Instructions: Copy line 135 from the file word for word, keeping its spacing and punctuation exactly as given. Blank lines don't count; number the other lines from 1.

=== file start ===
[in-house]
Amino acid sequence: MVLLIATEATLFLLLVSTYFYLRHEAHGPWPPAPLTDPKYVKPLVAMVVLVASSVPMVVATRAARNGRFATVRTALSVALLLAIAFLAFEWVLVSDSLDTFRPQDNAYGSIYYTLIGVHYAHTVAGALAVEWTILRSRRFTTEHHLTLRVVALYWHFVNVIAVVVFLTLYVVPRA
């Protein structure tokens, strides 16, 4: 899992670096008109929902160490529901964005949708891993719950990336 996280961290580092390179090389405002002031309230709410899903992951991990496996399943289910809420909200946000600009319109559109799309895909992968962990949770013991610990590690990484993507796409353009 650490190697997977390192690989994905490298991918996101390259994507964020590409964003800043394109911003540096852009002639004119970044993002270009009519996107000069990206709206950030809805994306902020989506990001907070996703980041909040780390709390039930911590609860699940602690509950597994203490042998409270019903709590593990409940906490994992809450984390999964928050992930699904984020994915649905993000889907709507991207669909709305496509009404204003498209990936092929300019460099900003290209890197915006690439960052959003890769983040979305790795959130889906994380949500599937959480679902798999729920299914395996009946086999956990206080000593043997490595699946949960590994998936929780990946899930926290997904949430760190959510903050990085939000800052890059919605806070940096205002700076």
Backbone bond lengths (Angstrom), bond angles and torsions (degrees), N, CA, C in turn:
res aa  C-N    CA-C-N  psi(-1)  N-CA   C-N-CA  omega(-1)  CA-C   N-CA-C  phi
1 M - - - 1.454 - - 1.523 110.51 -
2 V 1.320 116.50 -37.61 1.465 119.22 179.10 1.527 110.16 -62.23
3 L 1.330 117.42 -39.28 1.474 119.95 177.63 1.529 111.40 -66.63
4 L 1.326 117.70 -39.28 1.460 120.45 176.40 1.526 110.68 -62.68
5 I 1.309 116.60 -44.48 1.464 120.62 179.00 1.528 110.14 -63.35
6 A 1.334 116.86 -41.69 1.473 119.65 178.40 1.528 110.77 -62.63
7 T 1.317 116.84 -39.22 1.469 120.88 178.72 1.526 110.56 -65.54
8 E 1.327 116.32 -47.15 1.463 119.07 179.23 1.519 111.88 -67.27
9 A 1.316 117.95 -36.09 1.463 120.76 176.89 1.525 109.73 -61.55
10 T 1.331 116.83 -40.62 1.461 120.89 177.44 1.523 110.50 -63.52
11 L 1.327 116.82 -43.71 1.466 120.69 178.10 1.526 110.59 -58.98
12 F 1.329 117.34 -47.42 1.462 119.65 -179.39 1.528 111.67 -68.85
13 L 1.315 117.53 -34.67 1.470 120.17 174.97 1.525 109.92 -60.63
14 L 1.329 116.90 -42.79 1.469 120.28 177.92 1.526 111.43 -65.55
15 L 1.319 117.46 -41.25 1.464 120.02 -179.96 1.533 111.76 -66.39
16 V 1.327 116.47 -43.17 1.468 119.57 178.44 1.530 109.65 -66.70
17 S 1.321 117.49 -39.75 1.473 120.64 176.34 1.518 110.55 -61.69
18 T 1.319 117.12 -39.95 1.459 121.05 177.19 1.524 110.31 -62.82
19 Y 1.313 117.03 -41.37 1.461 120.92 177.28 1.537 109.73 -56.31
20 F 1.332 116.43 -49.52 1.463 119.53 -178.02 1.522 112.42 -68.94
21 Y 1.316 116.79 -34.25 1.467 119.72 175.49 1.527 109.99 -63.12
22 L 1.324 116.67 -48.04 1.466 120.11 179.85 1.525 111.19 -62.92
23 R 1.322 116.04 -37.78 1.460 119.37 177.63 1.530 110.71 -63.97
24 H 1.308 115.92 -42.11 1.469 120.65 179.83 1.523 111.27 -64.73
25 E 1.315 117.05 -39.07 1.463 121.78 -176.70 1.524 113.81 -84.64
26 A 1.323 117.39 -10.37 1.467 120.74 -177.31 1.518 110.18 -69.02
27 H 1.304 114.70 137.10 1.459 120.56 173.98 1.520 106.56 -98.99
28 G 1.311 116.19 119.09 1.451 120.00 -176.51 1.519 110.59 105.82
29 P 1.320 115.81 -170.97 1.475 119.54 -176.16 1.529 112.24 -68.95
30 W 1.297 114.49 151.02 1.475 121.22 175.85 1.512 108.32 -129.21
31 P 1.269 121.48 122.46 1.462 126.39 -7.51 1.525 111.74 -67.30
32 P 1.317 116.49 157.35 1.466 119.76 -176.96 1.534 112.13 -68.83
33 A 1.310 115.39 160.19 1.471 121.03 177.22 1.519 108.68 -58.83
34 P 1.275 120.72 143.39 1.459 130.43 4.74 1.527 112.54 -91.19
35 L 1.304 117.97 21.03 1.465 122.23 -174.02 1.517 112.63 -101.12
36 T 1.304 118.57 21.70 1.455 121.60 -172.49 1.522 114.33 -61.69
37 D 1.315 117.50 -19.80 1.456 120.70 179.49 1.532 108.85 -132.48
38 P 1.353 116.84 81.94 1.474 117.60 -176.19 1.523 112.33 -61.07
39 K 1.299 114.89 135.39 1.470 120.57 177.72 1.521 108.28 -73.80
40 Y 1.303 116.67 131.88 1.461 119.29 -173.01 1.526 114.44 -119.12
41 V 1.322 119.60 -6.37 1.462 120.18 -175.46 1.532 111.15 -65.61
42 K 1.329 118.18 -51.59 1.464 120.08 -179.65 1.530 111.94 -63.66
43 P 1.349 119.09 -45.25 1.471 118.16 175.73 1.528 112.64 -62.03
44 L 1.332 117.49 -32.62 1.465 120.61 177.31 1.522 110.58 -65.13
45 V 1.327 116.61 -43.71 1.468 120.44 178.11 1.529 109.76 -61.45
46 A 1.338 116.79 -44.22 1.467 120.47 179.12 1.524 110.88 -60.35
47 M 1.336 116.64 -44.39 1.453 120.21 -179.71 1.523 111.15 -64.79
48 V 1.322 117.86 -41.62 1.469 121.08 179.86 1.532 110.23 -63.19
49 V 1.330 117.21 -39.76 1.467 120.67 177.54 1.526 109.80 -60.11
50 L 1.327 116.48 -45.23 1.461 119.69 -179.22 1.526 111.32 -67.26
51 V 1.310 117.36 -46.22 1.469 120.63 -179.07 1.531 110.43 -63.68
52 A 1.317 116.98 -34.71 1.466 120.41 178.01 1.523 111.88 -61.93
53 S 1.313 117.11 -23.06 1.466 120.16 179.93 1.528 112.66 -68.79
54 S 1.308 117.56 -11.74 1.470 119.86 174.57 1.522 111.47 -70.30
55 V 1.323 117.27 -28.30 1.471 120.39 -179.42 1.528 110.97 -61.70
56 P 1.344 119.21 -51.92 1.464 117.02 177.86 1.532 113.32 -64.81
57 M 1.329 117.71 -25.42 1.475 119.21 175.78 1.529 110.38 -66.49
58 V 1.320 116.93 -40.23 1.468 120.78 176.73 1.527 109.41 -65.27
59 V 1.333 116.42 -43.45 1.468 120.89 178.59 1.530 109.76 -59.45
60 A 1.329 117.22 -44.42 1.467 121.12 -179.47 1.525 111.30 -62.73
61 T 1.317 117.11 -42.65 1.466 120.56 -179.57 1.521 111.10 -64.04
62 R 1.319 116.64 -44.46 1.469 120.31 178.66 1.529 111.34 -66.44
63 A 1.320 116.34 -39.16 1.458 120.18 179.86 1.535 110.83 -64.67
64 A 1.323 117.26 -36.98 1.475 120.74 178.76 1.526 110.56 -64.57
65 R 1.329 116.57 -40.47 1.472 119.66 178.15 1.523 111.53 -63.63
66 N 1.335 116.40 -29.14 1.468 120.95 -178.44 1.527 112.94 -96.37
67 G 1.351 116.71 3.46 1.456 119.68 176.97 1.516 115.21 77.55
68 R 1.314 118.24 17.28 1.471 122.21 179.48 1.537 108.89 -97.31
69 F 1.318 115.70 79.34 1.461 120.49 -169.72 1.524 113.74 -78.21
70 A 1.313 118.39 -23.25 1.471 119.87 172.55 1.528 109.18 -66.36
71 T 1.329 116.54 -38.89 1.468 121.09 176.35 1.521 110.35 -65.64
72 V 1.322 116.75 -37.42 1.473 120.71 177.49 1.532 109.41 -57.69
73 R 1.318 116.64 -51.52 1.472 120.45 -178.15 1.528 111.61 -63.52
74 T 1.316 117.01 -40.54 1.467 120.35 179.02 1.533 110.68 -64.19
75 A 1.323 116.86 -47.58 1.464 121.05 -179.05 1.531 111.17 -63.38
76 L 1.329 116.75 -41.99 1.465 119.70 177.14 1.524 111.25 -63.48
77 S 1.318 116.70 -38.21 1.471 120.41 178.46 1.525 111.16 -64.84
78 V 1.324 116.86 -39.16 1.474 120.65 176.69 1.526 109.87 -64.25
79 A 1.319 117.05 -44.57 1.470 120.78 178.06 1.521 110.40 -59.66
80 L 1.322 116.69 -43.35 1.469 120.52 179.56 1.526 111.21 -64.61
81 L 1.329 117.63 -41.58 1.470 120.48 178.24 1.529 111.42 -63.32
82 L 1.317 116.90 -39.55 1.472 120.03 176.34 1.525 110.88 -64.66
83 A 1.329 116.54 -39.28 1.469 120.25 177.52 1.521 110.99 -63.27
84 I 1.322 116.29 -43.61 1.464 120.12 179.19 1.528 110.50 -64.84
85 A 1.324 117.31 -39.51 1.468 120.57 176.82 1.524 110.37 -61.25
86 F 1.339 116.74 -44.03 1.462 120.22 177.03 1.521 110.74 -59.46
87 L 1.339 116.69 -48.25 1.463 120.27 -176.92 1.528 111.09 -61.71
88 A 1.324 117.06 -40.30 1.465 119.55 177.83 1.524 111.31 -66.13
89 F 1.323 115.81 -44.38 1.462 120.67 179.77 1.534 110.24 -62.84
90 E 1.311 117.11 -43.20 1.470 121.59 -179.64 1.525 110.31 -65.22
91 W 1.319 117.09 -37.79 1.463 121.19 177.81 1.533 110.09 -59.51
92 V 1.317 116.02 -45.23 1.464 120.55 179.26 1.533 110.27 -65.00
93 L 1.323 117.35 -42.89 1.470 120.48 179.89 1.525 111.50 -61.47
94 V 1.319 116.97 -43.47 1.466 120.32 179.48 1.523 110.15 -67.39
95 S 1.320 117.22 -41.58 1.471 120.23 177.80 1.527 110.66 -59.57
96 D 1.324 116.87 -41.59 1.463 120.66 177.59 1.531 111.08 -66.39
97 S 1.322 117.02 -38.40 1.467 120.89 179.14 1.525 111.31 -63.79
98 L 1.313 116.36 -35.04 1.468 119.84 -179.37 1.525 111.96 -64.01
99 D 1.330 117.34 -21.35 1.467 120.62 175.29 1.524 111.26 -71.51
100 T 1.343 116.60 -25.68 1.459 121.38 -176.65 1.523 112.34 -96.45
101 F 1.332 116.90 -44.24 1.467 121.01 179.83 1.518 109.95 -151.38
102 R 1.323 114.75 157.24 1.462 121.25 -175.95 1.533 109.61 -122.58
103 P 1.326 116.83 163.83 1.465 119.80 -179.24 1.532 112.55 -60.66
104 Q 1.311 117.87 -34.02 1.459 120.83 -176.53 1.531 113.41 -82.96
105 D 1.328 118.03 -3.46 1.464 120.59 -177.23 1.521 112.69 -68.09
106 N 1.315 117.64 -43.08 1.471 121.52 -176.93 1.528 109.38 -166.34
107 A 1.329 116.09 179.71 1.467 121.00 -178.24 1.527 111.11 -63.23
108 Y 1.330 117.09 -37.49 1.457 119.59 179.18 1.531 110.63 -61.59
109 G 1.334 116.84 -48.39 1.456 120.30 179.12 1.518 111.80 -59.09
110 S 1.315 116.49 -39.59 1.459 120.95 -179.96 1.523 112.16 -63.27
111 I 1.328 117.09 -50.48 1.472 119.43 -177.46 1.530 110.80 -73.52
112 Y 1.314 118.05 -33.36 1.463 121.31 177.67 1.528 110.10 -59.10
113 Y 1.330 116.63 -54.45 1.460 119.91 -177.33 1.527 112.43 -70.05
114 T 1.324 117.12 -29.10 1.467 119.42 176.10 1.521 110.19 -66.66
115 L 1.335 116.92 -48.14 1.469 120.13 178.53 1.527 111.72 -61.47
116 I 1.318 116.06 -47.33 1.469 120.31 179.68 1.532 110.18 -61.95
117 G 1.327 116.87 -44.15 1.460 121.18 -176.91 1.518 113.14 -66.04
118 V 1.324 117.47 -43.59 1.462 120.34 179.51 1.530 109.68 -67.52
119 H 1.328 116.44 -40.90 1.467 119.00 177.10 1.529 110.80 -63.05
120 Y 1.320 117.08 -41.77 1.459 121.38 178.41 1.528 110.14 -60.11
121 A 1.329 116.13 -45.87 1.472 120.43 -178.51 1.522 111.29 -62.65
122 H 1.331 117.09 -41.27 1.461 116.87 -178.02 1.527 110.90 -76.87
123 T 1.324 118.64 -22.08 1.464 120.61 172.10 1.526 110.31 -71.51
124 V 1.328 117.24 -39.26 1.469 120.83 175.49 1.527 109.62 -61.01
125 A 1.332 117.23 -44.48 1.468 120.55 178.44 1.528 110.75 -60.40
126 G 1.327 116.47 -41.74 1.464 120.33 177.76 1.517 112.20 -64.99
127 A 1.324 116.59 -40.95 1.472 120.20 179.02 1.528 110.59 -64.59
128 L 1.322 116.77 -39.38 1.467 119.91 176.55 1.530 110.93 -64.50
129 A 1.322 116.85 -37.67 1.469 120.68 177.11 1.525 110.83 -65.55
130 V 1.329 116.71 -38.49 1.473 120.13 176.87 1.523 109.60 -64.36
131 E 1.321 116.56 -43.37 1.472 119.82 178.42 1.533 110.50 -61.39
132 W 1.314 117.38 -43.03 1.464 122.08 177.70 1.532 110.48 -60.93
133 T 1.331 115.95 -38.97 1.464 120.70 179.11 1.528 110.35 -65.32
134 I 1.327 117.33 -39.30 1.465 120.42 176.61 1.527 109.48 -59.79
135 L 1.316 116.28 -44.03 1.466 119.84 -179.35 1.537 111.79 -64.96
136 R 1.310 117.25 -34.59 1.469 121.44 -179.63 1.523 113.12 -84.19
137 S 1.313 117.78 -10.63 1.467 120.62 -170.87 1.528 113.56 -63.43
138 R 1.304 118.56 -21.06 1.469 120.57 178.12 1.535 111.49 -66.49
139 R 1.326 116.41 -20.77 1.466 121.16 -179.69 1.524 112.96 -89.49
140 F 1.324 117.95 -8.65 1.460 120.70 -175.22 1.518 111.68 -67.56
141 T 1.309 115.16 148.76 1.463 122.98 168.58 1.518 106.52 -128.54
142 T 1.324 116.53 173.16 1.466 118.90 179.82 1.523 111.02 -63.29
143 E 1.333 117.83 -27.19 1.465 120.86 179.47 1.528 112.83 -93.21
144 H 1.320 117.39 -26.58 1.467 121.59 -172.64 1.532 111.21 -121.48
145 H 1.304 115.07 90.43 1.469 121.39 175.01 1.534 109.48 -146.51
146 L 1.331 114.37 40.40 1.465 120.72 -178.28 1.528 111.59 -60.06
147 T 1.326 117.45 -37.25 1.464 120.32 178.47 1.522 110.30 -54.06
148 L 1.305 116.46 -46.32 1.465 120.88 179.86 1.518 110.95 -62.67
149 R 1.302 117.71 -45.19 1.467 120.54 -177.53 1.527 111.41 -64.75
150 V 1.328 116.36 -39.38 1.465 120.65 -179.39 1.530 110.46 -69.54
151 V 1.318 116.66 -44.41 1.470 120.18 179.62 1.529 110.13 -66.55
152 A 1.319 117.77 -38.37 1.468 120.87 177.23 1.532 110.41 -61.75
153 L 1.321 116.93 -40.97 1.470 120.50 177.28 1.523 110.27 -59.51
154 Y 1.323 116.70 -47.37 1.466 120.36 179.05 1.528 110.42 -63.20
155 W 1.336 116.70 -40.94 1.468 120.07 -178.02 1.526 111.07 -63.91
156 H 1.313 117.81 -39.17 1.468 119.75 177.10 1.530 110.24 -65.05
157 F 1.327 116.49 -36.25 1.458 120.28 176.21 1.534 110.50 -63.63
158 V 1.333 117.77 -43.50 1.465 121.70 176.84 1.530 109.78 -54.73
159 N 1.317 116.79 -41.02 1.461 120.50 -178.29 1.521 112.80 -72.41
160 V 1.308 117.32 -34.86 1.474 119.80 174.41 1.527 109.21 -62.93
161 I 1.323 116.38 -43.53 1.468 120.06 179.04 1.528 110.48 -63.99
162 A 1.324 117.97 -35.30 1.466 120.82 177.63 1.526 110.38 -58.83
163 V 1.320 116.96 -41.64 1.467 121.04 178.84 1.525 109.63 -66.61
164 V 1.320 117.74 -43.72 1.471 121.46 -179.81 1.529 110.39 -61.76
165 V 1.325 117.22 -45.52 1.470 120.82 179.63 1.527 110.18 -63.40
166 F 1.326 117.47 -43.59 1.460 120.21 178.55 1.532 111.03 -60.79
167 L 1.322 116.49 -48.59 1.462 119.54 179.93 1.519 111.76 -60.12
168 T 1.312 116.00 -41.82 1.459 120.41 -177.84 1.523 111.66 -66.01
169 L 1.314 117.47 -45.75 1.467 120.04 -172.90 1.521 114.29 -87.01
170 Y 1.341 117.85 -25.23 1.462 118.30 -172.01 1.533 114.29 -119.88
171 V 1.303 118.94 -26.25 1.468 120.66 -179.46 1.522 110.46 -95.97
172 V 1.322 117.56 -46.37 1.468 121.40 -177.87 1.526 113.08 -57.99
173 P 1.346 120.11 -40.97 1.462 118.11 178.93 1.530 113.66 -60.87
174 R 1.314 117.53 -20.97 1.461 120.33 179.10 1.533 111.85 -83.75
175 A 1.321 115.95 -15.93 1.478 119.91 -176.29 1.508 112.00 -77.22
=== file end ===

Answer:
130 V 1.329 116.71 -38.49 1.473 120.13 176.87 1.523 109.60 -64.36